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I never had a problem with wet weather braking in my old EA, but my ED is terrible even with the slotted rotors.

So the problem probably lies with the Pads, but I have no idea what was on the EA or ED....
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Old 10-14-2002, 06:05   #6 (permalink)
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i dunno what you guys are on about...i have the standard EB discs and pads on my car and the brake feel is the same wet or dry, its just the grip between the tyre and road that changes....it might be the design of the wheels, making the 'mist' of water swirling aroung the wheel arches get sucked onto the disc...the only time i have ever heard of your problem is after driving through a creek or washing the car and cleaning the wheels...
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Old 10-14-2002, 06:11   #7 (permalink)
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Mine did it with the old 15in wheels and the 17s, different brand tyres also.
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Old 10-14-2002, 06:23   #8 (permalink)
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It's true that it takes longer to stop in the wet cos of the water running through your tires, losing grip, and pads and discs getting wet. Although if you're driving through city and continuosly stoping and going, the discs and pads should not be a problem. Also you should not use the brakes any more than you would if it was dry to stop, just alow more distance between your self and the car in front. If it feels a lot different in the wet, get it checked out by a specialist or some day you might use the car in front of you to stop. ;o)
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Old 10-14-2002, 15:30   #9 (permalink)
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Type of wheels does have a big effect on braking in the wet.
Also we are not talking about a little rain here...I am talking about in heavy rain driving through puddles it is bound to happen.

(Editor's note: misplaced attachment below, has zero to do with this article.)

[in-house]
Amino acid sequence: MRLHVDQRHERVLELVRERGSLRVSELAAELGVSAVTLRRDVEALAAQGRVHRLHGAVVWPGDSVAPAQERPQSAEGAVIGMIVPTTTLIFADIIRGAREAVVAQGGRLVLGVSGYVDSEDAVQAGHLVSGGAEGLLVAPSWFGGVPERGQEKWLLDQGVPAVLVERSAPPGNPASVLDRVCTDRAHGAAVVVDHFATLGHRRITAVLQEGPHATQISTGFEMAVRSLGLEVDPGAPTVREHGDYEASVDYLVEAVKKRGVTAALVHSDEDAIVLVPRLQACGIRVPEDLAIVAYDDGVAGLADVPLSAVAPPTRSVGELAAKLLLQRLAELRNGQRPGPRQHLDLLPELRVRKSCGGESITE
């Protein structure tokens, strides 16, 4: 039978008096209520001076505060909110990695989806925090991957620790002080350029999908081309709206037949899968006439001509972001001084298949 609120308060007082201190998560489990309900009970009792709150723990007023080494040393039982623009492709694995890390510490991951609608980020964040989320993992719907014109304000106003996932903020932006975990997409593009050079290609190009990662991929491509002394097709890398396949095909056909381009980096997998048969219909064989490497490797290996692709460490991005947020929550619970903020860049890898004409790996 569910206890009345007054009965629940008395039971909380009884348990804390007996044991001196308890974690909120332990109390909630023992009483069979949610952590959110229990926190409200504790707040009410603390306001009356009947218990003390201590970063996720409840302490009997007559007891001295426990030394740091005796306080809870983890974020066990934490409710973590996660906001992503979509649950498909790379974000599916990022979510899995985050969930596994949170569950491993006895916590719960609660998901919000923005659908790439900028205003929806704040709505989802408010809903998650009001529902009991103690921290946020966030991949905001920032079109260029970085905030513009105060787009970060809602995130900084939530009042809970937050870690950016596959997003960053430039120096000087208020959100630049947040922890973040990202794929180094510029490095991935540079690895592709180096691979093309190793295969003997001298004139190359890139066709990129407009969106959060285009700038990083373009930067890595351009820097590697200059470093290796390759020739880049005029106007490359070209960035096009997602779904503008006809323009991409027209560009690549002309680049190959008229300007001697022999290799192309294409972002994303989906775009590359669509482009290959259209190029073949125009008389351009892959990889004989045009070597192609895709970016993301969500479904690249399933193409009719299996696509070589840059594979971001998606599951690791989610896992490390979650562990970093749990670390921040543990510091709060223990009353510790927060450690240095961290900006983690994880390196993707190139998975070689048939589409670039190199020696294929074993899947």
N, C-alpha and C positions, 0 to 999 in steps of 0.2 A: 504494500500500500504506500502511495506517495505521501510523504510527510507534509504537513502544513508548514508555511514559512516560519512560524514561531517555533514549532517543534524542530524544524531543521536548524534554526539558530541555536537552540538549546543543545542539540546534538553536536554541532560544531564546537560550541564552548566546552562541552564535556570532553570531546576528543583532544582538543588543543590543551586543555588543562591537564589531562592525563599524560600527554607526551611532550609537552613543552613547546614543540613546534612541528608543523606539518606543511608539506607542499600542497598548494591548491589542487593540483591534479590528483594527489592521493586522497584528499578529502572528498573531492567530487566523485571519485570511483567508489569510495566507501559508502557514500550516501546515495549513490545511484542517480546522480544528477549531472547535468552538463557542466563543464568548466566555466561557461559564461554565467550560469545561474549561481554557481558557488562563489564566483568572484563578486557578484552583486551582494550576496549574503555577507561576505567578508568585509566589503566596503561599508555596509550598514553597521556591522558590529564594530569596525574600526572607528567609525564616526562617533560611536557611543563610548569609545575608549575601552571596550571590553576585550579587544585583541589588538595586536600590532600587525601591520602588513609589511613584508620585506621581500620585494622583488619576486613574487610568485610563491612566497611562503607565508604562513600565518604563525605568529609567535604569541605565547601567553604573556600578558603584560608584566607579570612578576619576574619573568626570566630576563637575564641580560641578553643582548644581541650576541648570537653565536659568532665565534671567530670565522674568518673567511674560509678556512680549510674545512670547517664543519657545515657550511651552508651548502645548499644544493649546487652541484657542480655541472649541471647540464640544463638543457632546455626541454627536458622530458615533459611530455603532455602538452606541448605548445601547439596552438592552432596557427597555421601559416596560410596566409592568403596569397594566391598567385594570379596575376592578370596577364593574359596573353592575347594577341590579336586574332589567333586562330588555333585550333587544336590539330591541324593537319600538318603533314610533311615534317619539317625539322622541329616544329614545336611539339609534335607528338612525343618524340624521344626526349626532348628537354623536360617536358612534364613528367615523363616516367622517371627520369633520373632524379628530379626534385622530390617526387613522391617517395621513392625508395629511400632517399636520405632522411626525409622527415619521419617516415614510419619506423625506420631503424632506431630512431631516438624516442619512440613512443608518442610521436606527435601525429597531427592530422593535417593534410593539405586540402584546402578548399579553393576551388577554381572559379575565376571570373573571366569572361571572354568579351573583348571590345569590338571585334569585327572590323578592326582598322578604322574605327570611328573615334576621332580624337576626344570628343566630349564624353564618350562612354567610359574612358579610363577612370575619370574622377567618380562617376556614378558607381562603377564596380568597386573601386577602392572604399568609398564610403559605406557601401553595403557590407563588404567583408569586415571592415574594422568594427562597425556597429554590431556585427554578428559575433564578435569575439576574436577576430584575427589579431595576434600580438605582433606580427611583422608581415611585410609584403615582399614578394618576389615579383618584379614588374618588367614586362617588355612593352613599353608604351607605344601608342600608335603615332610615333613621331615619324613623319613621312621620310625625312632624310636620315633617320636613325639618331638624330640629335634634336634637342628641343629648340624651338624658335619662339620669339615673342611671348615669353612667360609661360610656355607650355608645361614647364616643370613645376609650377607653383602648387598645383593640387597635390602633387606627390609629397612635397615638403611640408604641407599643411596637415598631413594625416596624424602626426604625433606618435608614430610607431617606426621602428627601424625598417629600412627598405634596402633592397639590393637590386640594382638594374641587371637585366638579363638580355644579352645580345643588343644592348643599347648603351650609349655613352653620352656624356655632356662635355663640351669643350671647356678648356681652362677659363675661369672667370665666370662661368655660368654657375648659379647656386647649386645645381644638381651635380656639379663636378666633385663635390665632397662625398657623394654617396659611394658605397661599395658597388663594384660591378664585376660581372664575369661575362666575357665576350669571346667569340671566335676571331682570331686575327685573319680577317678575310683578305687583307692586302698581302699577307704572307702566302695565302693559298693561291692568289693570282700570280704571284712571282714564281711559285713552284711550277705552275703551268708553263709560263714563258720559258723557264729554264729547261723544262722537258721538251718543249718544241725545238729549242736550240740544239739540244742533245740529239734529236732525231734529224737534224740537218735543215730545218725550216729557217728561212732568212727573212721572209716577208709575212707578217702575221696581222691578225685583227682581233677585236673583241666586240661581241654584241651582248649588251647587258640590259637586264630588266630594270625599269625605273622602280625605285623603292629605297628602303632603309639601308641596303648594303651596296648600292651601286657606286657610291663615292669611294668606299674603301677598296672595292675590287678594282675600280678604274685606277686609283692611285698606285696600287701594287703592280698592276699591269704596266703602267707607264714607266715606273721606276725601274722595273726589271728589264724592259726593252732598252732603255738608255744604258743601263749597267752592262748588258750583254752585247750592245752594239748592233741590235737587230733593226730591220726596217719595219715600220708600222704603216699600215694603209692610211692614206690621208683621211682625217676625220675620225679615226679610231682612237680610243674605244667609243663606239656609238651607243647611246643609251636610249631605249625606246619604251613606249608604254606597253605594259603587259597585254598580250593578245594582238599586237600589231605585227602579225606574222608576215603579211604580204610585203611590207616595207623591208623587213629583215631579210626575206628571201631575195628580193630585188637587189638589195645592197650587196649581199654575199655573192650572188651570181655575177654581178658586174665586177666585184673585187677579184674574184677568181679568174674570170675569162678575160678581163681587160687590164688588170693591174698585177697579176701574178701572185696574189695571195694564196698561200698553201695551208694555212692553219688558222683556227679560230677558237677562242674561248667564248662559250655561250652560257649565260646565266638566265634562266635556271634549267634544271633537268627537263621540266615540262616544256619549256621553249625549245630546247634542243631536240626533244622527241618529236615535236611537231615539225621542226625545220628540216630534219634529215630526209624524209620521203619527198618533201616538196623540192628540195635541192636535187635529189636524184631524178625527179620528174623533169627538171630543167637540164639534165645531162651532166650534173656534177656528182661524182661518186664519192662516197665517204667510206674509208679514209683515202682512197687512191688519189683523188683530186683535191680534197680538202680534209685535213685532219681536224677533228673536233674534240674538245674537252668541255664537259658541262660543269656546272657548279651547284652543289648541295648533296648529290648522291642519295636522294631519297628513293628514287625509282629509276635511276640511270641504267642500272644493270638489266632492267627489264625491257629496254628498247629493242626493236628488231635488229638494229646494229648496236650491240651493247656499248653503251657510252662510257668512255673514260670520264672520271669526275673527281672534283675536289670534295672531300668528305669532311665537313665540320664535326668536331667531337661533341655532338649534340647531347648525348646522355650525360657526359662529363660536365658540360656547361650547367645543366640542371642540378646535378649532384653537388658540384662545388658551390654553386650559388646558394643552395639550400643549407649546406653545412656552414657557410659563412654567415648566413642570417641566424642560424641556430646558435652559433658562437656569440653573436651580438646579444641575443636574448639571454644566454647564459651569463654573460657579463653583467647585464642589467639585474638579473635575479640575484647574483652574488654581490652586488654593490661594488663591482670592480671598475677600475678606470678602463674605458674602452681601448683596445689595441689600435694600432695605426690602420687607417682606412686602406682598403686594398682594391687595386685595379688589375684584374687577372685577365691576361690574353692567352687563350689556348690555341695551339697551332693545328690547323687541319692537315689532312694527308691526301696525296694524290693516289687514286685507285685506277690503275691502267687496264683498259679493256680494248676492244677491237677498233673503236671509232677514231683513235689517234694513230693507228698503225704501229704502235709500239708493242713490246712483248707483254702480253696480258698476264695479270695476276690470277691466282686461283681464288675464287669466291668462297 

If it is happening when its been a light shower than change your pads to a different compound.
If you do happen to drive through a puddle, you should dry off your brakes...and its only common sense to give yourself more braking distance in wet conditions.

My escort with solid rotors used to be terrible in heavy rain...I'd basically have the pedal pressed on for around 10 seconds before itd start to pull up...it was a little better with the standard rims but they looked shithouse so it had to have mags....

So bottoms line is :
if it happens in very mild conditions...get someone to look at it and maybe change to a different compound pad

If it happens in heavy rain it is normal and just adjust your driving accordingly
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Old 10-14-2002, 18:45   #10 (permalink)
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Well I certaintly don't have to press the brakes for 10 seconds before I start to slow down. It starts to slow down straight away when I apply the brakes, however I have to press the brake pedal down much further than if it was dry.

I think i've got standard bendix pads in both the front and rear. I gotta change all of them though as they are getting pretty low. What other pads are good? I only really know of bendix...

Thanks, Dave